63.9 million – the number of recalls in 2014. Is that high? Yes. How high? Consider this – using the same data set for 2011, 2012 and 2013 combined there were only 51 million. A record year indeed!

Safety defects pose not only a risk to the driver and passengers of the affected vehicle, but also to anyone in the path of that vehicle.

Now that we’ve identified the defect we’re all safe, right? Not so fast.

While much of the discussion this year has centered on the failure of automakers and regulators to detect defects – there is another element of the recall discussion that hasn’t receive much attention. That is the completion rates associated with a campaign or the rate in which vehicles are repaired.

In light of the increased attention around recalls many automakers have went above and beyond the statutory requirements of First Class Mail notification. Some, like Honda, are calling and emailing their owners.  While it is too early to tell if these efforts are producing higher completion rates we know that on average completion rates have been less than optimal especially given NHTSA’s goal of 100% completion rate for any campaign.

Crunch the data, Use the data

According to a June, 2011 GAO review of NHTSA’s recall process found that “on average about 70 percent of all vehicles subject to a recall are fixed within the 18-month period during which manufacturers provide recall completion data to the agency. However, analysis of NHTSA’s completion rate data for passenger vehicle recalls from 2000 through 2008 found considerable underlying variation in completion rates in several areas.”

They go further to say that for specific components like air bags, something we are very familiar with today, the completion rate was lower than the average – in the case of air bags, 60%. The agency recommended that NHTSA further explore why some components had higher rates of completion to try and uncover and trends that might improve those with lower rates.

How I would improve recall completion rates

While automakers and NHTSA try to come up with something like a bigger, brighter red recall envelope I will recommend 5 ways to improve recall rates today

1. Automobile Insurers

Any insurance agency that provides automobile insurance should update their Terms of Coverage stating if an owner knowingly operates a vehicle open safety recall they risk having their policy terminated and/or potential non-coverage in the event of an accident caused by that defect. Also, the insurer could develop an API that would connect to NHTSA’s VIN Look-Up Tool (this needs to be coordinated with NHTSA as the use of the API and recall data was limited in the rulemaking process) to determine if any VINs covered by the insurer currently have open safety recalls. This would allow the insurer to inform the owner of the recall while also reminding the owners of their Terms of Coverage to include loss of coverage.

2. Car-Buying Websites

Over 78% of Americans do some form of online homework before purchasing a vehicle. Car-buying websites, like Cars.com, Edmunds.com, TrueCar, etc. should look to incorporate a data field in the used car listing that queries NHTSA’s VIN Look-Up Tool to display any open safety recalls associated with both dealer-listed and private party ads. While this may discourage some from listing their vehicle, especially if they have open safety recalls, it would give that car-buying website a competitive advantage while also garnering good will from consumers.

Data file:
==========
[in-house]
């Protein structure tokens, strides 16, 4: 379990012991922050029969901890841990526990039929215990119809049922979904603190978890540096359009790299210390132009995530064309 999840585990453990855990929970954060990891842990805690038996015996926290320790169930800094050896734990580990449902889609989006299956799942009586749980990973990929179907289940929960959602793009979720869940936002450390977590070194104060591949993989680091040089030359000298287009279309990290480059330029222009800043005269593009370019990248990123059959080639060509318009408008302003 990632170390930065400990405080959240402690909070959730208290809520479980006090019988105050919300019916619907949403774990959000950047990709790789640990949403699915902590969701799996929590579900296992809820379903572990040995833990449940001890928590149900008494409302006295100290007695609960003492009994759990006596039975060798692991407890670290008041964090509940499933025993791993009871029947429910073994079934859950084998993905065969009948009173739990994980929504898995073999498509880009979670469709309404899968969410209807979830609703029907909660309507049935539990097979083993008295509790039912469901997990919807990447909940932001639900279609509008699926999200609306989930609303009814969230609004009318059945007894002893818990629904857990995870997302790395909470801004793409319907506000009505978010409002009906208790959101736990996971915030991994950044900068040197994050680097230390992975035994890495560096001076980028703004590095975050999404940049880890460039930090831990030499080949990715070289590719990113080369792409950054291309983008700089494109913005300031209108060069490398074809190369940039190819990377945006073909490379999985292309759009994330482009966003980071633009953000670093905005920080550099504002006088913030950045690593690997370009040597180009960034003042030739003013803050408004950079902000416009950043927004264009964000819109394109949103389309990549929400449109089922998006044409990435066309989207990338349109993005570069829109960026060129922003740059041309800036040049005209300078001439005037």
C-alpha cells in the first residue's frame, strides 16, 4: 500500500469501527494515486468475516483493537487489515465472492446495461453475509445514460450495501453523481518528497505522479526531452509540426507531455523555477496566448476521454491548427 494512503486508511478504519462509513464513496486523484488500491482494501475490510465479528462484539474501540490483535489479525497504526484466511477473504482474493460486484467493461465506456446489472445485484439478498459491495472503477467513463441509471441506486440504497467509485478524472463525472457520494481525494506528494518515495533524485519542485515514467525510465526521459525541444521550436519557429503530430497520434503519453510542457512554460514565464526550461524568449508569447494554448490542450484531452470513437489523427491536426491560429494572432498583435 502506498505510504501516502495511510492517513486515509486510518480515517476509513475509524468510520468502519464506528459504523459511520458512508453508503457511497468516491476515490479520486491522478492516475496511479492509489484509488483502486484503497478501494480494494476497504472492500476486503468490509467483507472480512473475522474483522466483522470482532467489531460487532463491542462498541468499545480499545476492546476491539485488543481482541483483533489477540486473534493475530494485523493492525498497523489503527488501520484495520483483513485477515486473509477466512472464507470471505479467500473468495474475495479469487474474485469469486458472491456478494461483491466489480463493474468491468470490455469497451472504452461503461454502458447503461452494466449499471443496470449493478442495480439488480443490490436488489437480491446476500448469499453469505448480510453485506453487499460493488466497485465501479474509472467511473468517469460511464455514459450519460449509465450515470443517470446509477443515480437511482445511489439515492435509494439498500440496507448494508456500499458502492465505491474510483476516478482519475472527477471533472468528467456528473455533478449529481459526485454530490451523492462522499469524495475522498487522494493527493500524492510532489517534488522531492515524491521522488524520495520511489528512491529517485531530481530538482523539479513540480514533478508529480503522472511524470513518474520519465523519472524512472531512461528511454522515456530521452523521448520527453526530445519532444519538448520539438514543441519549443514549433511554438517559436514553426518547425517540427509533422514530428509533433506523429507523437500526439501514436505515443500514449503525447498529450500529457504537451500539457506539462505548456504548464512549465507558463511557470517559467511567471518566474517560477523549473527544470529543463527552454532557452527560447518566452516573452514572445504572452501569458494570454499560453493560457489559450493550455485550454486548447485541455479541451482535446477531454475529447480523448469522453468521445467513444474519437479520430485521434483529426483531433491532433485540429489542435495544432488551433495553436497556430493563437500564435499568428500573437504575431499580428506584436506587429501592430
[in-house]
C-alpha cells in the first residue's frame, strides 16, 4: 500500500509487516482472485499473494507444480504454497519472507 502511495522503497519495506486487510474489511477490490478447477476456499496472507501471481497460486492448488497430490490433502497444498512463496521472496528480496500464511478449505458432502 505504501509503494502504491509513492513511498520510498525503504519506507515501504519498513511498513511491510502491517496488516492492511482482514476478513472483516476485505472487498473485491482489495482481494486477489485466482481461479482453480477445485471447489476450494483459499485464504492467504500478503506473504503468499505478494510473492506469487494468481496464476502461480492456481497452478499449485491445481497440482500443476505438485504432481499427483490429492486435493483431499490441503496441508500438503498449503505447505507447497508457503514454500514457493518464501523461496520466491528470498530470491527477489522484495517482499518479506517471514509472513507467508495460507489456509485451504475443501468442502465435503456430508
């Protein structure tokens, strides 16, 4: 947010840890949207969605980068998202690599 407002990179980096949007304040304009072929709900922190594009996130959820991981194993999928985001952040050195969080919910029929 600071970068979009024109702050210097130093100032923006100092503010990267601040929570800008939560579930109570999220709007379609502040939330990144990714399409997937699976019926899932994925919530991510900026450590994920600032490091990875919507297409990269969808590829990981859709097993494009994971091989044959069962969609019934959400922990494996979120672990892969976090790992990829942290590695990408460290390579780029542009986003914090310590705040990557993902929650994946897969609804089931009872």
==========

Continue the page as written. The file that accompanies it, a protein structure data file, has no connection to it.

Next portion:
3. State Certifications

Many states have various inspection requirements for vehicles to ensure all the proper safety and emissions equipment are installed and working. States should consider adding a requirement to resolve any outstanding safety recalls. Inspectors could use NHTSA’s VIN Look-Up Tool to determine if the vehicle has an open safety recall. If the vehicle does, the inspector would issue a 30 day temporary waiver during which time the defect should be remedied and the vehicle inspected again.

4. Mobile Repair (a la Tesla Rangers)

When your Tesla Model S isn’t working Tesla sends out a regional repair tech called Rangers to see what is going wrong and hopefully resolve it on the spot. Now, this type of mobile service won’t work for many recalls as they typically involve components that require a vehicle to be placed on a lift or require unique non-portable mechanical equipment – but in the case of a component that doesn’t require those things why not have a technician schedule a time to repair the car that is easiest for the owner reliving them from the 4-12 hour stint at the dealer.

5. Impound

This is the most extreme (and slightly absurd) method to reaching 100% completion rate and it isn’t one I think would ever happen, nor am I a big supporter of it, but it has proven to be successful in other places. In Germany, automotive regulators, have the authority to impound vehicles who fail to have safety defects addressed in a timely manner. Can you imagine NHTSA sending a tow truck to your house to pick up your car?

Remember the goal

A few of these ideas are not feasible and even the ones that appear feasible would take a great deal of effort, time and money. But these are just that – ideas. But they’re a start to finding a solution for a problem that will only be compounded as we identify more defects.

Remember the goal here isn’t to identify defects, but to repair those defects.